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Workers Compensation Training and Certification Programs

In worker's compensation programs, students learn managerial and business principles, and how to handle and analyze various employee claims processes through traditional coursework.

In worker's compensation programs, students learn managerial and business principles, and how to handle and analyze various employee claims processes through traditional coursework.

Essential Information

Workers compensation professionals monitor payment claims processes, like settlement negotiations. Those interested in this career field often enroll in a 4-year Bachelor of Science (B.S.) in Human Resources Management degree program, where they will learn how to assess the validity and accuracy of a claim, identify fraudulent claims, write reports, review benefits and compensation packages, interview claimants and communicate with insurance companies.

  • Program Fields: Human resources
  • Program Length: 4 years

Bachelor of Science in Human Resources Management

A bachelor's degree is required by most employers. Because workers compensation professionals are employed by a variety of employers, there is no standard bachelor's degree program. For example, claims adjusters in the medical field may benefit from health care degrees, while other workers compensation professionals may be better prepared with finance or business administration degrees. Human resources management bachelor's degree programs introduce students to general workers compensation, insurance and related concepts. In addition to worker's compensation concepts, human resources management curriculum covers employee relations and productivity, legal aspects and executive operations, with discussions in the following:

  • Organizational communication
  • Foundations of human resources
  • Business management and leadership
  • Compensation and benefits management
  • Employee recruitment and assessment

Job Outlook and Career Information

Prospects are best for workers compensation claims adjusters with 3-6 years of experience. Entry-level opportunities are available, and some employers may offer on-the-job training programs, though employees are expected to be familiar with a state's workers compensation laws prior to employment. Some claims adjustors begin their careers in other fields, and with experience, make the transition to workers compensation services.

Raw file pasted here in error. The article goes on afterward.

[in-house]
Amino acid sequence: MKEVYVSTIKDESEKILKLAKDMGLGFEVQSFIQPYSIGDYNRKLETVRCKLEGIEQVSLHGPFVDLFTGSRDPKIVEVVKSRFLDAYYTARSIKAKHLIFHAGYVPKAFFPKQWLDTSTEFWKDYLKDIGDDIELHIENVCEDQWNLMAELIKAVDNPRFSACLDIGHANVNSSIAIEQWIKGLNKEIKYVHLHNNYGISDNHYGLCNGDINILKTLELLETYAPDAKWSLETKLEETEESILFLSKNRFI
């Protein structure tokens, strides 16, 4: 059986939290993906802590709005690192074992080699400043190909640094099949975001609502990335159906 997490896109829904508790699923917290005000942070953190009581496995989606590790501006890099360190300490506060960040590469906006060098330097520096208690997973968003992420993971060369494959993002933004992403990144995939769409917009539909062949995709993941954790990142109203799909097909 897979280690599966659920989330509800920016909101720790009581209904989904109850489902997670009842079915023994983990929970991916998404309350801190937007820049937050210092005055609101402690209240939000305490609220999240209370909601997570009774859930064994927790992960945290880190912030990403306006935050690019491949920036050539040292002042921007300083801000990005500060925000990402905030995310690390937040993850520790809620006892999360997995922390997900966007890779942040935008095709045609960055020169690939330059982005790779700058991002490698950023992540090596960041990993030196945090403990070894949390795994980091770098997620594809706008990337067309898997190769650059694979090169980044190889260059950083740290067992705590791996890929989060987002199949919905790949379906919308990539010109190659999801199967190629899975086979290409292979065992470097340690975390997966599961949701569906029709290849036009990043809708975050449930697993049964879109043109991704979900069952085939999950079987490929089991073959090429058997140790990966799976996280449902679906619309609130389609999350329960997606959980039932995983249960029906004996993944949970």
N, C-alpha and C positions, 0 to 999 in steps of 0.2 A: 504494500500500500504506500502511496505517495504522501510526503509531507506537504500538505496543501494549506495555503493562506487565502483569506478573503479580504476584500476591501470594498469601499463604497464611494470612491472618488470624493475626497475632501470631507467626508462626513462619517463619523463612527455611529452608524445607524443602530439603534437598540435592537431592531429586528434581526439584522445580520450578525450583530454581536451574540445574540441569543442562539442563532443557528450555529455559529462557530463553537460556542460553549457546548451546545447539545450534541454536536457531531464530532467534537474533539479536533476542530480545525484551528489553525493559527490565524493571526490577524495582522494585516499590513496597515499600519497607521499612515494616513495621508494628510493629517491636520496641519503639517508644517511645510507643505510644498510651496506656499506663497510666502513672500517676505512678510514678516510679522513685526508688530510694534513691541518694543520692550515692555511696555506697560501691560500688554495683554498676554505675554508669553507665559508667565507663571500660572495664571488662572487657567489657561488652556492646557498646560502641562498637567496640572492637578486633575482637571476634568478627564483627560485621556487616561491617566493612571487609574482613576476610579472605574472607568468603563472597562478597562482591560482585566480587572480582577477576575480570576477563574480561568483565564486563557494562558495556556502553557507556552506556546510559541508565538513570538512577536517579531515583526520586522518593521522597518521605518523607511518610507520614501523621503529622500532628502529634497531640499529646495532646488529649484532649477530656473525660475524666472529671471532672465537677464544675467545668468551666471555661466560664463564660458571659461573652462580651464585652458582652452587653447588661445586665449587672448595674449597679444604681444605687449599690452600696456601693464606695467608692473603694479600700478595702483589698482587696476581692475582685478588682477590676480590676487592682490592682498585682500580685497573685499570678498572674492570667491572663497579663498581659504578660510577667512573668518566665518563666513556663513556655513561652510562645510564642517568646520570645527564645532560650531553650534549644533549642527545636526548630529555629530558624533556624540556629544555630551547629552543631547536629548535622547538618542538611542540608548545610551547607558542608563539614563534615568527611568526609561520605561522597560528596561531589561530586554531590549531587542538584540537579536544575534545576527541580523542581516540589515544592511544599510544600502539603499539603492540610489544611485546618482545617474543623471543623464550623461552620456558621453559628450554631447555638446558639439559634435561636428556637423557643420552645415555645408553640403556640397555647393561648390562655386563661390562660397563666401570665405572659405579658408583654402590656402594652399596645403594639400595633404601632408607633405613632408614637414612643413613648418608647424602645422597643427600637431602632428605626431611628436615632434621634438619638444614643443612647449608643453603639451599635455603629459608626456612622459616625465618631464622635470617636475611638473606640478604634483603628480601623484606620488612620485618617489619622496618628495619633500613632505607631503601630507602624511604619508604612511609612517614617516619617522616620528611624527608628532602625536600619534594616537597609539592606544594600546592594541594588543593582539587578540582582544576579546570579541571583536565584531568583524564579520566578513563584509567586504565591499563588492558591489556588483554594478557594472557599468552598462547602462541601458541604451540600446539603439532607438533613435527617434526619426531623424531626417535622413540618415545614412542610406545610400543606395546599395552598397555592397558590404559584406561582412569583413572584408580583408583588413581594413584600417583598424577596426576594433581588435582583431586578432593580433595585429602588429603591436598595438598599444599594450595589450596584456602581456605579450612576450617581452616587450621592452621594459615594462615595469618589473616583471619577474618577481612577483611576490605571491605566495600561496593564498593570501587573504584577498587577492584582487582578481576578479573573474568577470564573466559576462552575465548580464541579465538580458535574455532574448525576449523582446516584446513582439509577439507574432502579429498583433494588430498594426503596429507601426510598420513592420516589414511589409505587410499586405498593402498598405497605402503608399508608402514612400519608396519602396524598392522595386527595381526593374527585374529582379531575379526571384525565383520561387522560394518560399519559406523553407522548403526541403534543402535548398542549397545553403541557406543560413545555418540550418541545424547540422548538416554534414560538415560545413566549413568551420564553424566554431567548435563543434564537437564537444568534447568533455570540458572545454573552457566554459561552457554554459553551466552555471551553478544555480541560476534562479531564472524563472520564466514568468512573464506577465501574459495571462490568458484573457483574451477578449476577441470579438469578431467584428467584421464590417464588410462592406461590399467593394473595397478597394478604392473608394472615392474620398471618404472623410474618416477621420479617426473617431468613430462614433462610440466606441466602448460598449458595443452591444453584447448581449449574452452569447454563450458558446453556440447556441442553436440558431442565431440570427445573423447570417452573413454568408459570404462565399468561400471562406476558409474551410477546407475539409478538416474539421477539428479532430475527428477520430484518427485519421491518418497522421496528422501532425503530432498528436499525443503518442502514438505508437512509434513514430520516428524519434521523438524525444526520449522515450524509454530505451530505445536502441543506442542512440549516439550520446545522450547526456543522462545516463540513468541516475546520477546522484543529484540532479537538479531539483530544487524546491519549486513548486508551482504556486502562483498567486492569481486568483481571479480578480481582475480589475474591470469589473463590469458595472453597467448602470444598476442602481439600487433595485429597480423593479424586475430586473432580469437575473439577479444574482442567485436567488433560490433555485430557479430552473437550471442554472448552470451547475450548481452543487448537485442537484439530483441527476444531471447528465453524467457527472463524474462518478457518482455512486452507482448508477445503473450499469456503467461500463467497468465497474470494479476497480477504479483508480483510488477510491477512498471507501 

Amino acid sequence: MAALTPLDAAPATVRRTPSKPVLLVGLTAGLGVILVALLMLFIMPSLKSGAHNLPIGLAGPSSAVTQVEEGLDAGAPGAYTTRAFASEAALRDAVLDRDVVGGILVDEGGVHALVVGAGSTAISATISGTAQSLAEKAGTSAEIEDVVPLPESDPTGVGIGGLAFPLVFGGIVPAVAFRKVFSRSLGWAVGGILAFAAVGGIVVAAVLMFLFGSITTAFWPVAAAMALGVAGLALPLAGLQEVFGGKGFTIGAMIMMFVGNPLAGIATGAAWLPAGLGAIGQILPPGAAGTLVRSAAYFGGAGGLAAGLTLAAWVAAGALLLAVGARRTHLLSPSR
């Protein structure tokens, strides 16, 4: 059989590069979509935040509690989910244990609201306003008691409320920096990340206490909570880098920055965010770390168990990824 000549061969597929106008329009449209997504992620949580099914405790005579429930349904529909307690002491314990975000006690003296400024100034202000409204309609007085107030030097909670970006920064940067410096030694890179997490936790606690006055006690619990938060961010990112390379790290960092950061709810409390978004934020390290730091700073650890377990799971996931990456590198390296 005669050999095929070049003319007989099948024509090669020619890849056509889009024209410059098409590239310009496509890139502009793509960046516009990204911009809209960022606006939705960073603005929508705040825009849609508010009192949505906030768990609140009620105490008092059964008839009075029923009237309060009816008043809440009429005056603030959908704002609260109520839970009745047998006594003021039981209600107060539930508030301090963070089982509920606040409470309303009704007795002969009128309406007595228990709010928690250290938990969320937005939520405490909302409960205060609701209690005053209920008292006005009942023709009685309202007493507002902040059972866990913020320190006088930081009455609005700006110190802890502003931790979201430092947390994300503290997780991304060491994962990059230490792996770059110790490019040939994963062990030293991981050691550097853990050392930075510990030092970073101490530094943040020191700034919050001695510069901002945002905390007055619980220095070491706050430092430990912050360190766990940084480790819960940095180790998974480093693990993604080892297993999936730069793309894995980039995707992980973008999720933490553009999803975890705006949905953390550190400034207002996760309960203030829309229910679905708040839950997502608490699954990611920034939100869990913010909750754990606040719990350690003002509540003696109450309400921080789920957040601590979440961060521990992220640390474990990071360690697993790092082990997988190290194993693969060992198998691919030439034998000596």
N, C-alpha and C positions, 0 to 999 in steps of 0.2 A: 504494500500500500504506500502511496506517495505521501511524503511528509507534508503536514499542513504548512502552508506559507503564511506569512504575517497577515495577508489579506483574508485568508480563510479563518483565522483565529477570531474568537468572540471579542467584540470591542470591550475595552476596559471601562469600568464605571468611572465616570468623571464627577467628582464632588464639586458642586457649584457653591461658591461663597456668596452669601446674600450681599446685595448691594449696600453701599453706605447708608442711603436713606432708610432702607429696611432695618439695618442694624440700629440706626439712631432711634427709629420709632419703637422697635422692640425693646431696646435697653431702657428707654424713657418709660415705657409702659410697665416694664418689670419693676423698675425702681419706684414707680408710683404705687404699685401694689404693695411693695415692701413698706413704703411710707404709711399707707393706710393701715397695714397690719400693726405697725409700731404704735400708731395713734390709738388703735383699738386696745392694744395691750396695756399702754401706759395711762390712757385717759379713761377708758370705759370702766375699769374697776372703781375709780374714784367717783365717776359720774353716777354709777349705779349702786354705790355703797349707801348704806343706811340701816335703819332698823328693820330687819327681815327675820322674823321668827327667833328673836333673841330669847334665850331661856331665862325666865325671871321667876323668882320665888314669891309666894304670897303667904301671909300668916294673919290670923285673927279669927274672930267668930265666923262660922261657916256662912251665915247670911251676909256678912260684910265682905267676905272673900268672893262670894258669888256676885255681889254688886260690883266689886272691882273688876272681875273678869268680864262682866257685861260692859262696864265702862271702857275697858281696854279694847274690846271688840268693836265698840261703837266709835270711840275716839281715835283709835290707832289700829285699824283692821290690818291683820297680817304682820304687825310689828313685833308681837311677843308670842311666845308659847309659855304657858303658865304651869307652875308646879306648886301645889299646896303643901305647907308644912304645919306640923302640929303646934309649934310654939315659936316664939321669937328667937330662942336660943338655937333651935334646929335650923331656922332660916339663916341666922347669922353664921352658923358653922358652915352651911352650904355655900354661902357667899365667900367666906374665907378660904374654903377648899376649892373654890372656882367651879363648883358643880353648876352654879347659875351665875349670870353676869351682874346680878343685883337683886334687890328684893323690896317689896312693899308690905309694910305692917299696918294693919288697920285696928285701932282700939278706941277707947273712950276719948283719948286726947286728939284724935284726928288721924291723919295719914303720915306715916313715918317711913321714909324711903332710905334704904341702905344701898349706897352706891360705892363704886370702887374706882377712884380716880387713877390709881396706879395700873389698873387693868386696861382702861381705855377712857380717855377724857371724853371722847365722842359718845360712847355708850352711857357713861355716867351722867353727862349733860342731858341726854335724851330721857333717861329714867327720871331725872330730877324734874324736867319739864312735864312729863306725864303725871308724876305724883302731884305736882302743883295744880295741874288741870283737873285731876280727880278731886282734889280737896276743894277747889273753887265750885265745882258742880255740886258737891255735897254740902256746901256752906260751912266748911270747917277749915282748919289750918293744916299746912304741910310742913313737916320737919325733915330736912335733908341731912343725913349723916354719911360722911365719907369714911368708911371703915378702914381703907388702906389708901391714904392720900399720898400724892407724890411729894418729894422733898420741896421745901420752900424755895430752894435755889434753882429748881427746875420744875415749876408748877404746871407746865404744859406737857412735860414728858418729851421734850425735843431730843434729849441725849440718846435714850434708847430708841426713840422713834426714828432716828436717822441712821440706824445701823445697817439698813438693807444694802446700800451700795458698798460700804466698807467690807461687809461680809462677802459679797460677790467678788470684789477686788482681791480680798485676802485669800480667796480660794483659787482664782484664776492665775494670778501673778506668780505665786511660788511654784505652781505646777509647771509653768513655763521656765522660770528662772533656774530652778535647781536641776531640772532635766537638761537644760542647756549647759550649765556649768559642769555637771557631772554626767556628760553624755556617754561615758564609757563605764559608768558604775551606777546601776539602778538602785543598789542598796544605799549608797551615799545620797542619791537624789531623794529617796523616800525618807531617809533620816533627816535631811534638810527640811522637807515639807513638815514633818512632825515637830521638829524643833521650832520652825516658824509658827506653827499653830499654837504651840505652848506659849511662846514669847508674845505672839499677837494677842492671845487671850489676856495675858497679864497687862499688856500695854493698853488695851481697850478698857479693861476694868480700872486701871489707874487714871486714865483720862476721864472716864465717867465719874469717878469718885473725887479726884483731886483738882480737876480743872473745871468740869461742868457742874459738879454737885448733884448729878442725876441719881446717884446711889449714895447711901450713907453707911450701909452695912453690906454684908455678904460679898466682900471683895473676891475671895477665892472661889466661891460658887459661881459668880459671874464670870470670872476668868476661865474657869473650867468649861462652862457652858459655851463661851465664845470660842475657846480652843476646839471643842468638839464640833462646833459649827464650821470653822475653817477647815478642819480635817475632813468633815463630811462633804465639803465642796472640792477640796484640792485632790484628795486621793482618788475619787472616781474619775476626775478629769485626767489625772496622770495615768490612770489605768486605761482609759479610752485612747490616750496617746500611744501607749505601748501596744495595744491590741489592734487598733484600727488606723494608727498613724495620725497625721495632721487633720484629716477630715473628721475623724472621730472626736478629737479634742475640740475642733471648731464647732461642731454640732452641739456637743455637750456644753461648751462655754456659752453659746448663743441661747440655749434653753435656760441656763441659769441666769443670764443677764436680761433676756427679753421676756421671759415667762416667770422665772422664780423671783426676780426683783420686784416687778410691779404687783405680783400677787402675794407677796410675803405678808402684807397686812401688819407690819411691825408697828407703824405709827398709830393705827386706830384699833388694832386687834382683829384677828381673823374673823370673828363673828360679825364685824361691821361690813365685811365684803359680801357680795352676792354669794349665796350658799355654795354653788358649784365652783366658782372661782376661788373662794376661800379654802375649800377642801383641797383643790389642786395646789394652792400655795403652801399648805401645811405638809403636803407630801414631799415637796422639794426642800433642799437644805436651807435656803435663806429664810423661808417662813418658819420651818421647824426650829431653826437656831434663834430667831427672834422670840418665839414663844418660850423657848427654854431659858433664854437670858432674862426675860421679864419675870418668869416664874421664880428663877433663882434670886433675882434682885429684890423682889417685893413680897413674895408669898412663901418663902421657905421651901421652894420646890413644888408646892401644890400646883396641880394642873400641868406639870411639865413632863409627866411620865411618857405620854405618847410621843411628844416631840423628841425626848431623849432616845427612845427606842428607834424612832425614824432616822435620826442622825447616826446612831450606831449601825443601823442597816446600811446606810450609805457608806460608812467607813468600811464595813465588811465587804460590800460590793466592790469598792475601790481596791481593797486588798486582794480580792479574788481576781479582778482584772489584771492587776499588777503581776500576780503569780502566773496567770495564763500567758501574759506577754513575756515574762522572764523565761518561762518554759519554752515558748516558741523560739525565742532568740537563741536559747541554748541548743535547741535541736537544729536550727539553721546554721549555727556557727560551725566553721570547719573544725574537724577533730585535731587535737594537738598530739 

Licenses and Certifications

Most states require workers compensation claims adjusters to be licensed. Licensure requirements vary widely by state, but most states require claims adjusters to have a combination of formal training and experience. For example, claims adjusters in California must have 120 hours of classroom instruction, though medical-only claims adjusters need just 50 hours of classroom training. Licensure is granted, in most states, by insurance or workforce development agencies.

The Insurance Education Agency (IEA) offers certification courses for workers compensation professionals. Certification is voluntary, but it may be preferred by employers. The IEA offers specialized certification programs for adjusters in California, Arizona and Nevada. These programs teach claims adjusters specific laws that are only applicable to those states. Additional workers compensation courses cover broad aspects of the industry, including workers compensation quality assurance concepts, medical terminology in claims, disability management, underwriting and marketing and coordinating workers compensation claims. Claims adjusters can enroll in self-study online or instructor-led courses.

Continuing Education

Training workshops may be offered by government agencies and universities. Universities may offer workshops in conjunction with business administration, management or human resources programs. Insurance or workforce development government agencies may provide training workshops leading to state licensure. These training workshops cover legal aspects of claims adjustment, proper workers compensation practices and accurate claims assessment.

Workers compensation professionals can find career advancement information through local or regional workers compensation associations. Most states or regions have associations that provide networking, continuing education and legal information for claims adjusters. For example, adjusters in Northern California can become members of the Association of Workers Compensation Professionals (AWCP), while those in the southern United States can seek Southern Association of Workers Compensation Administrators (SAWCA) membership.

In addition to certification courses, the IEA offers continuing education and advancement training opportunities with textbooks, guides and advanced training programs. Continuing education credits are available for disability management, workers compensation and case management professionals.

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